I am a great supporter of this fundamental principle of democracy and I expect it is exercised in good faith and without deliberately distorting the obvious truth. An article published on 8 March by the Daily Mail, with the title "Romanian fury over Channel 4 documentary as their MPs ask: What if we made a programme saying all Brits were alcoholics and paedophiles?" doesn't make me question the principle, but the author's good faith and respect for the truth.
All Muslims must stand together and not only condemn them but work together to defeat extremists like ISIS. Some critics of Islam blame the strict interpretation of Islam by Wahhabism a Saudi strand of Islam and the teaching of children to curse and hate kuffars for the rise in fundamentalism and extremism.
Adopting a digital-first strategy has helped drive continuous innovation and improvement of our editorial content. It has given us the chance to develop new, immersive ways of storytelling. Doing so has required the development of new technologies, like our recently launched new Guardian app or our award-winning interactive features, to improve how our content is delivered to readers and to ensure that our editorial teams have the best tools to bring their stories to life.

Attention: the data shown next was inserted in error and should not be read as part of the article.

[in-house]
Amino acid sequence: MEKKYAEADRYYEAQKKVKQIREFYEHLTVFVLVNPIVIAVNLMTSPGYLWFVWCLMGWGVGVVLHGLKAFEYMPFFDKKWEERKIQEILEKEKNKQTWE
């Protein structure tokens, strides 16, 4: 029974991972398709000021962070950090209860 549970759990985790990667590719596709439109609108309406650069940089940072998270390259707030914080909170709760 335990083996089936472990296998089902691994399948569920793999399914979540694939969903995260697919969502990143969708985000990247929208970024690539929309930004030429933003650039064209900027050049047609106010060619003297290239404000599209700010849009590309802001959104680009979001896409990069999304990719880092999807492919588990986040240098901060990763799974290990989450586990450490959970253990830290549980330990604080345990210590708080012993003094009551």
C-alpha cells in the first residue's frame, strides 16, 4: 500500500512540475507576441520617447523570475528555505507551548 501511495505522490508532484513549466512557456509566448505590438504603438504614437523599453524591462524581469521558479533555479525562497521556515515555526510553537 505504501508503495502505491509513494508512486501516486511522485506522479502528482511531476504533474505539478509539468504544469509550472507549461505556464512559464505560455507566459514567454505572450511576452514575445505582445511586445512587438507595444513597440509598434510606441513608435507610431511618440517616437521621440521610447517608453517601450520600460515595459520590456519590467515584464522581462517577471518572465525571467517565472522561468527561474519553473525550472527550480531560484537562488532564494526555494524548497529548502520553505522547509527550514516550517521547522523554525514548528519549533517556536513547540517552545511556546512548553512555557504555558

Personal experiences of hipsters are a far cry from Williamsburg, New York but instead it was like watching pockets of East London being swallowed up by a swarm of skinny jean wearing, flat white drinking locusts. As preened men were dubbed "Metrosexuals" and "scallies" evolved into "Chavs"; in my circle "Indie" became "Hipster".
I'm no opponent of fantasy, or of shock value. I also don't believe McKerrow or his company set out to deceive or mislead anyone. I do, however, know first-hand the disconnect between us media folk, who are comfortable living our lives as a dance of smoke and mirrors, and ordinary people, who assume that when they say things they will usually be taken as meant. The problem here isn't any kind of sinister right-wing agenda (as critics of Benefits Street allege). Rather, the media's fluid reality has clashed against the more unyielding reality known to most people, with uncomfortable results.
The medley of today's media is unprecedented. While Britain's biggest publishers find themselves in similarly unparalleled levels of turmoil - shrinking revenue, the threat of state regulation, and a growing tendency to aim their guns at each other - the range of outlets beneath them is fragmenting like light through a prism.